Wednesday, October 30, 2013

Lesson 142: Storing Honey Supers Over The Winter 217-427-2678


Hello everyone! We’re David and Sheri Burns at Long Lane Honey Bee Farms located in central Illinois. Today’s beekeeping lesson focuses on correctly handling your honey supers over the winter. But, before we get started, let me invite you to join Jon Zawislak and me for our next beekeeping radio program this Wednesday night, Oct. 30th, starting at 6:30 central time. It’s fun and you can ask us any beekeeping question you can think of. This week, we’ll be looking at the pros and cons of different hives such as the Langstroth, Warre and Top Bar. We’ll through in some humor. You can call in and join us live, here’s how:

The number to call is: 1-724-444-7444. This week we'll be discussing pros and cons of different types of hives. To join our show, you'll be asked to enter our SHOW ID which is: 129777 followed by the # sign. Then the automated system will ask you for your Pin number which 1 followed by the # sign. At that point, you'll be on the show with us so you can ask your questions. You will be muted unless you press * 8 on your phone and that will allow us to unmute you so you can ask your question. Call in around 10 minutes prior to broadcast, at 6:20 p.m. central time. The show starts this coming Wednesday night at 6:30 p.m. central time. If you want to just listen from your computer, go to:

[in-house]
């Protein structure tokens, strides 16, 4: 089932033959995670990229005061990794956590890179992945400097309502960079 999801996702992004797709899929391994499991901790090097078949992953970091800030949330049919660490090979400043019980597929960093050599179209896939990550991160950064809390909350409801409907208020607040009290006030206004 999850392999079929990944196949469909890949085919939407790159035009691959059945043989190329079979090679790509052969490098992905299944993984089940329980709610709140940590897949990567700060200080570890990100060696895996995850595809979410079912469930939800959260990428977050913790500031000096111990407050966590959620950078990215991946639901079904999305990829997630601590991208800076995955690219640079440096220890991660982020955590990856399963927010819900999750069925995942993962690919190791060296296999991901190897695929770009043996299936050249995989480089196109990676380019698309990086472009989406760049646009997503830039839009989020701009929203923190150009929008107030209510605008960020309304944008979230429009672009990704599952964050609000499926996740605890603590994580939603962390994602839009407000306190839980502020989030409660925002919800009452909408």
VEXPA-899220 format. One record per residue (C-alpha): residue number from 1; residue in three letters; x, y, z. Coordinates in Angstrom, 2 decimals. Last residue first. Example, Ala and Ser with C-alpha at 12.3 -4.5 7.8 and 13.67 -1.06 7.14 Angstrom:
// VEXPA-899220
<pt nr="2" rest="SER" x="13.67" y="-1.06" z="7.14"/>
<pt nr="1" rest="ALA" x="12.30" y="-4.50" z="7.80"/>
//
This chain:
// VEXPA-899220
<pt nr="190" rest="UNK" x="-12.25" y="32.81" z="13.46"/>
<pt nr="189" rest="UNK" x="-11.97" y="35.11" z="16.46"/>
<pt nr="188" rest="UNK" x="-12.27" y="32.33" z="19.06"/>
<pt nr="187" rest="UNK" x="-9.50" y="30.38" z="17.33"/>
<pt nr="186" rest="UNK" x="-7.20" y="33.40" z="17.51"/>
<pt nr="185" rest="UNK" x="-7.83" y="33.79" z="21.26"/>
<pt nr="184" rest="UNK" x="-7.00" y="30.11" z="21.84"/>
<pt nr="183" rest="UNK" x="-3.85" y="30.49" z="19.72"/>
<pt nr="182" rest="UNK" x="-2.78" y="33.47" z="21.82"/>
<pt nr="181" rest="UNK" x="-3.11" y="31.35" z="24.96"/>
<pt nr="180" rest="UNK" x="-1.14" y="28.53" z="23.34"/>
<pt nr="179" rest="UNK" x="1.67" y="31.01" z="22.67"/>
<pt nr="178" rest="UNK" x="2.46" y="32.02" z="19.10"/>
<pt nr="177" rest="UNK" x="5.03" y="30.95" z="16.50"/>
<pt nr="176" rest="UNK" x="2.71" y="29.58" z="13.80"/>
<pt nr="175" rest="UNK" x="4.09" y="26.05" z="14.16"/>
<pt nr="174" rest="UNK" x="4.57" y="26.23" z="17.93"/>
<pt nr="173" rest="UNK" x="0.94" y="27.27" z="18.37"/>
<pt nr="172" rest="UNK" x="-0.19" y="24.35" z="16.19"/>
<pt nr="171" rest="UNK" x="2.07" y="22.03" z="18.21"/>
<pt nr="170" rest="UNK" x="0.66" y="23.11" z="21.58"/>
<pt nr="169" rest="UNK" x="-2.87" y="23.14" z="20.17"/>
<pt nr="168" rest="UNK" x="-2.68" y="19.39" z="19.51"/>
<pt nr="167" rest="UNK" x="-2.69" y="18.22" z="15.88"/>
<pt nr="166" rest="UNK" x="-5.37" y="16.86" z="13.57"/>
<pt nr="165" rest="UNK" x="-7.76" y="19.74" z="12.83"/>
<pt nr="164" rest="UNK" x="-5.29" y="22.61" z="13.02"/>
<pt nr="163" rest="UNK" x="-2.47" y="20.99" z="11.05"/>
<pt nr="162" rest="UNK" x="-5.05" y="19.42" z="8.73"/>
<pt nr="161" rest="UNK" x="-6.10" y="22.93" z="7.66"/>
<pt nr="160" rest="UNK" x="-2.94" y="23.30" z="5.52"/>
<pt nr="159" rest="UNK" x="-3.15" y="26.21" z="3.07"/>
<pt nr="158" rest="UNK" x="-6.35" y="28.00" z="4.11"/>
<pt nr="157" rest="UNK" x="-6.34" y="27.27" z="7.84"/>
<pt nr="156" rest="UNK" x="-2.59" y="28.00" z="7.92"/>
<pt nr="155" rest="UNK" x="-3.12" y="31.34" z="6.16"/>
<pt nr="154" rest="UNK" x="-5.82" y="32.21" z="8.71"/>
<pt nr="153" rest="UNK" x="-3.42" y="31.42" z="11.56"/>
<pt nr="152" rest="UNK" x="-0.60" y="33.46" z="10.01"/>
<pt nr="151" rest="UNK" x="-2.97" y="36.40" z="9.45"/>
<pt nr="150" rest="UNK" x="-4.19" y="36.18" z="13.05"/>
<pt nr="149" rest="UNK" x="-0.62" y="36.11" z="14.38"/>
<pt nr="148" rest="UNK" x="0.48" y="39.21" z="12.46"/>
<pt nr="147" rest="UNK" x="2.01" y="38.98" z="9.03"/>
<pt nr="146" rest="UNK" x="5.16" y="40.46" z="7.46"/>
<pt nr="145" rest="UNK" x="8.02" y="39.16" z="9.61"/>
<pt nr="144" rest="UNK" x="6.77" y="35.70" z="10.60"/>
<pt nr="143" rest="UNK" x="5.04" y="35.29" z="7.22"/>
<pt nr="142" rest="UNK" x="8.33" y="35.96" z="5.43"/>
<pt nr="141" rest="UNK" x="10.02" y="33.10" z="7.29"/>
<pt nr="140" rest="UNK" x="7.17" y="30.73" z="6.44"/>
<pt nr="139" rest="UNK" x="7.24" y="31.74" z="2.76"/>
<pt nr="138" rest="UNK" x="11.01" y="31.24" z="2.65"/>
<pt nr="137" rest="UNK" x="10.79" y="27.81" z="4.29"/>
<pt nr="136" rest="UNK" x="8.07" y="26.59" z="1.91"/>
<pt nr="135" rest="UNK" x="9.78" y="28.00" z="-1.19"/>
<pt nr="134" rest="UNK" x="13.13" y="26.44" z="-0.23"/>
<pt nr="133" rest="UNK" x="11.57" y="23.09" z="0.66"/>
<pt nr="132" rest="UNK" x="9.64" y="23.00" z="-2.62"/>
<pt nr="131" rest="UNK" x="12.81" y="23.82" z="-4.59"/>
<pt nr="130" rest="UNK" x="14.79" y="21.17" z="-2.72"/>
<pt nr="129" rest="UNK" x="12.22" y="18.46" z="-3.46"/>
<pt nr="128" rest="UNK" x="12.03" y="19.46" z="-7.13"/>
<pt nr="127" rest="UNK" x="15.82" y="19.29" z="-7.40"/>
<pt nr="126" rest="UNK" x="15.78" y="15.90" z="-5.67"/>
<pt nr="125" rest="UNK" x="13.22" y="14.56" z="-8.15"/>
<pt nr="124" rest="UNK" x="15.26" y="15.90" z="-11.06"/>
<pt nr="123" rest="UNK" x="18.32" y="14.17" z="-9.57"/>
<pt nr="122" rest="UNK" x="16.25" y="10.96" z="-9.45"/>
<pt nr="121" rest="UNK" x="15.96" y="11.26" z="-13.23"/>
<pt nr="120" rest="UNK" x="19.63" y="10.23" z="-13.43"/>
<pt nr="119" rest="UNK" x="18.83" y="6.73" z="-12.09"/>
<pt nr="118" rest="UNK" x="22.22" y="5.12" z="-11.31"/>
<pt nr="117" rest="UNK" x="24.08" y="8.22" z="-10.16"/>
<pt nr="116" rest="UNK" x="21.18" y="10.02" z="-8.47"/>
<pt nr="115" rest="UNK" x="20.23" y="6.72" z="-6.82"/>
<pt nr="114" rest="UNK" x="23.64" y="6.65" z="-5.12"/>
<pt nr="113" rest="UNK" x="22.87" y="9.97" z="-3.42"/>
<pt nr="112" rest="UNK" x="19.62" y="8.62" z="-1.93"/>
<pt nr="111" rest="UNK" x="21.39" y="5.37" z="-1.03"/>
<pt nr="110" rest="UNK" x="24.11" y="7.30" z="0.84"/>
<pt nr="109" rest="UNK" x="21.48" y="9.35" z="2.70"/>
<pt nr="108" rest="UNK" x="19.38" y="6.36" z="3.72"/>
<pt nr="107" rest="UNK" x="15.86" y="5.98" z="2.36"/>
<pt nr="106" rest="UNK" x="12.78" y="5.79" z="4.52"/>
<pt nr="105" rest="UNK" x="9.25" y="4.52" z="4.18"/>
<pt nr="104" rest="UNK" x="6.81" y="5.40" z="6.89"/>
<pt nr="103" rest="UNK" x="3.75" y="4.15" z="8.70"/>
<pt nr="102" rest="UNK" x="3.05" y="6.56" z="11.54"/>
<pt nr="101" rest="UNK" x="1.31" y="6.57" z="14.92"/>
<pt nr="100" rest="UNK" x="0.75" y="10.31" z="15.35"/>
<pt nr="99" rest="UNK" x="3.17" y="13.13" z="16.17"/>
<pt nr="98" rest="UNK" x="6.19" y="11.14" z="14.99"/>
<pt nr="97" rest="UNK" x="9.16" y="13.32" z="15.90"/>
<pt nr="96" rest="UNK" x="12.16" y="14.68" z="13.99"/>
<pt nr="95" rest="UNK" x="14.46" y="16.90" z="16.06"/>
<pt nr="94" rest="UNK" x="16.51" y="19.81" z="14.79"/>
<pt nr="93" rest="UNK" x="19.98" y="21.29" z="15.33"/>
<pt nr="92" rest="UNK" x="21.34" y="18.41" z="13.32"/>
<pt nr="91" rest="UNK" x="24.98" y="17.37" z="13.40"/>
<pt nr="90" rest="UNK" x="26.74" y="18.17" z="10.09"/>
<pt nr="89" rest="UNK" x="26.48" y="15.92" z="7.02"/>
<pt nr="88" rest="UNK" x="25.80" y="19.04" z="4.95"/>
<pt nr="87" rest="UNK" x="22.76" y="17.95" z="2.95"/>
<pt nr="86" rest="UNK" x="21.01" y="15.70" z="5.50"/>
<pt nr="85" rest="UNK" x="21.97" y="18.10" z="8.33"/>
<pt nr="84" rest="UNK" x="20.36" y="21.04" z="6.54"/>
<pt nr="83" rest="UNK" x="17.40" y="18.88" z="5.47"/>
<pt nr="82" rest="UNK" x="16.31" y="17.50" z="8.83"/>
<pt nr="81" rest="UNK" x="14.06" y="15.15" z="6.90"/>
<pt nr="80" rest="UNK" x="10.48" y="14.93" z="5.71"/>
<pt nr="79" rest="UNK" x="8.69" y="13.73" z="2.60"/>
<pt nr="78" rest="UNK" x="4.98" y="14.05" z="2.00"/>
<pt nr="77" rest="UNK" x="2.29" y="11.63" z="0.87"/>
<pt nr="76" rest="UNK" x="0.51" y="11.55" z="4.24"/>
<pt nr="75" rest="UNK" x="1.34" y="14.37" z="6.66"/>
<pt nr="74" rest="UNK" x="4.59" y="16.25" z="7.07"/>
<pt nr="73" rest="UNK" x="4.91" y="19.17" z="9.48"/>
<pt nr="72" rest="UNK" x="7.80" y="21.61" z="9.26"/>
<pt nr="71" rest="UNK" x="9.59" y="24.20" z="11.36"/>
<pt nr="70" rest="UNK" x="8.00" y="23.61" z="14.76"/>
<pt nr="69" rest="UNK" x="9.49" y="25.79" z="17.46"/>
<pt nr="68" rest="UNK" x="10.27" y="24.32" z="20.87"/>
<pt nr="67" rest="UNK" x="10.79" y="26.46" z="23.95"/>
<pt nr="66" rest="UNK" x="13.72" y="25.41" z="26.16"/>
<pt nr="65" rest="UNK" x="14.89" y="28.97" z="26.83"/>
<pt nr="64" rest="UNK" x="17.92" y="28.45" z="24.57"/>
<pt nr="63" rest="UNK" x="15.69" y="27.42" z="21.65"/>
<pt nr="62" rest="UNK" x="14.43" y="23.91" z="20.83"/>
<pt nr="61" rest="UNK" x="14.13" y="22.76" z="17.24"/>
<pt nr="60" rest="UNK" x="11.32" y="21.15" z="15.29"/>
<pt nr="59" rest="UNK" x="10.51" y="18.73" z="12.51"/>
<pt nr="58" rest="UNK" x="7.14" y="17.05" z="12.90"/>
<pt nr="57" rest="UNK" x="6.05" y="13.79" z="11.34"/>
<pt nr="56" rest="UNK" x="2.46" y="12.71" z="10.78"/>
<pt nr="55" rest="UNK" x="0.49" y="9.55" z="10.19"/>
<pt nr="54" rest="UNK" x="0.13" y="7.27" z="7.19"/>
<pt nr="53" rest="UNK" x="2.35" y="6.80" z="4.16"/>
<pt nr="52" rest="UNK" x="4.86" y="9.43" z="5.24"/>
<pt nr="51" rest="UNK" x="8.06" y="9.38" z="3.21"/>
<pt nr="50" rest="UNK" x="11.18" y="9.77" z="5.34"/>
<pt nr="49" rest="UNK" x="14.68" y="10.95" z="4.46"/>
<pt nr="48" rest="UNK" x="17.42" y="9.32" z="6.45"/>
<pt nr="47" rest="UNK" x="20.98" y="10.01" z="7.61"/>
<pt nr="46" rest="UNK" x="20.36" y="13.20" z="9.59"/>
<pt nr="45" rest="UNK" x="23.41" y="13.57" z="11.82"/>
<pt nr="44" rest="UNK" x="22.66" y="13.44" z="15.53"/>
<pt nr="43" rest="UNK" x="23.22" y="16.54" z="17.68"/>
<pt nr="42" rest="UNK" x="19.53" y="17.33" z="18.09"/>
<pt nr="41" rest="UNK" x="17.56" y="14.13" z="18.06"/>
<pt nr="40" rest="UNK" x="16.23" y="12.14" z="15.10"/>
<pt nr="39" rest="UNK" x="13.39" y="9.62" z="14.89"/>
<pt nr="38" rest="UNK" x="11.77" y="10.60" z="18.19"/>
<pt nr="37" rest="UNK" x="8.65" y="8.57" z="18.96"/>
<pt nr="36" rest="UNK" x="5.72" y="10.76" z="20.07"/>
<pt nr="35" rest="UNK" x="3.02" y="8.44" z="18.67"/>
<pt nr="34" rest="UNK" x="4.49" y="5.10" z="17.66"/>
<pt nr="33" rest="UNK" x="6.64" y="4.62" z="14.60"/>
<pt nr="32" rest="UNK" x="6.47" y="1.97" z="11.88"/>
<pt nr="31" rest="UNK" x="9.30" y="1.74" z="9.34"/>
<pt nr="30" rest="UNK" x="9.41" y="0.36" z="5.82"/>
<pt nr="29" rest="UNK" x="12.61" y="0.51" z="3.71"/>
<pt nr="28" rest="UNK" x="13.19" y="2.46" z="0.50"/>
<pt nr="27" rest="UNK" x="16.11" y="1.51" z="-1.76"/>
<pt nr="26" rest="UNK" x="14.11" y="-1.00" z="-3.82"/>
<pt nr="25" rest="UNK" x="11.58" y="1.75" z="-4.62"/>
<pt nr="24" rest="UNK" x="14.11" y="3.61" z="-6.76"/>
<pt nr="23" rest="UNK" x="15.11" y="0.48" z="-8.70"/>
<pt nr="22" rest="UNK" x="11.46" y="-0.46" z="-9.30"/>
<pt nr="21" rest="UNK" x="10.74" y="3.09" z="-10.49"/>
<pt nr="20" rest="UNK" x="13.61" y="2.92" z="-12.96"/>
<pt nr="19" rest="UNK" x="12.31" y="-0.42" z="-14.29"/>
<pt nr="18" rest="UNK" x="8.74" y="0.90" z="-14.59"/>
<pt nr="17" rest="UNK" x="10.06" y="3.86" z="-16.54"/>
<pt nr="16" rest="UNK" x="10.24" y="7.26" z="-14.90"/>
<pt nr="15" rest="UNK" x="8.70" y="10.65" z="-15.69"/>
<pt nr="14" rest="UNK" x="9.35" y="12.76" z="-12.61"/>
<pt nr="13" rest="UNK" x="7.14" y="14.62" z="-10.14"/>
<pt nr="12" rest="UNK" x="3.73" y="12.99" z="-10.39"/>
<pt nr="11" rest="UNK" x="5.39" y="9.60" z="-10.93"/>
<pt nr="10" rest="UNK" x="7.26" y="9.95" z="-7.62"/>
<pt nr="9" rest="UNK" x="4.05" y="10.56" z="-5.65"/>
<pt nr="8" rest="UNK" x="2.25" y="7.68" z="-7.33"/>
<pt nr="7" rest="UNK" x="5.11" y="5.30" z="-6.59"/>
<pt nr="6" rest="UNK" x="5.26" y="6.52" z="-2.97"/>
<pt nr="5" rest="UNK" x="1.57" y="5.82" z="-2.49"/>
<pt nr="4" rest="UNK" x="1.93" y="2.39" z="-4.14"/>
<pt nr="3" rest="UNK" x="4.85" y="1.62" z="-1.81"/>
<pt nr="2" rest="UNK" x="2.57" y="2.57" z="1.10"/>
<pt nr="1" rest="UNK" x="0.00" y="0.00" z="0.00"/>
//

If you don't call in, Jon and I will make a shameful attempt to be entertaining! Help us out!! If you use a smart phone you can add the Podcast App and have our shows sent to your mobile device every time we produce a new one. Just go to iTunes and search for Hive Talk, scroll down to podcast and you'll find us there.
Or listen to our past episodes by clicking here or by copying the link below and pasting it into your internet browser.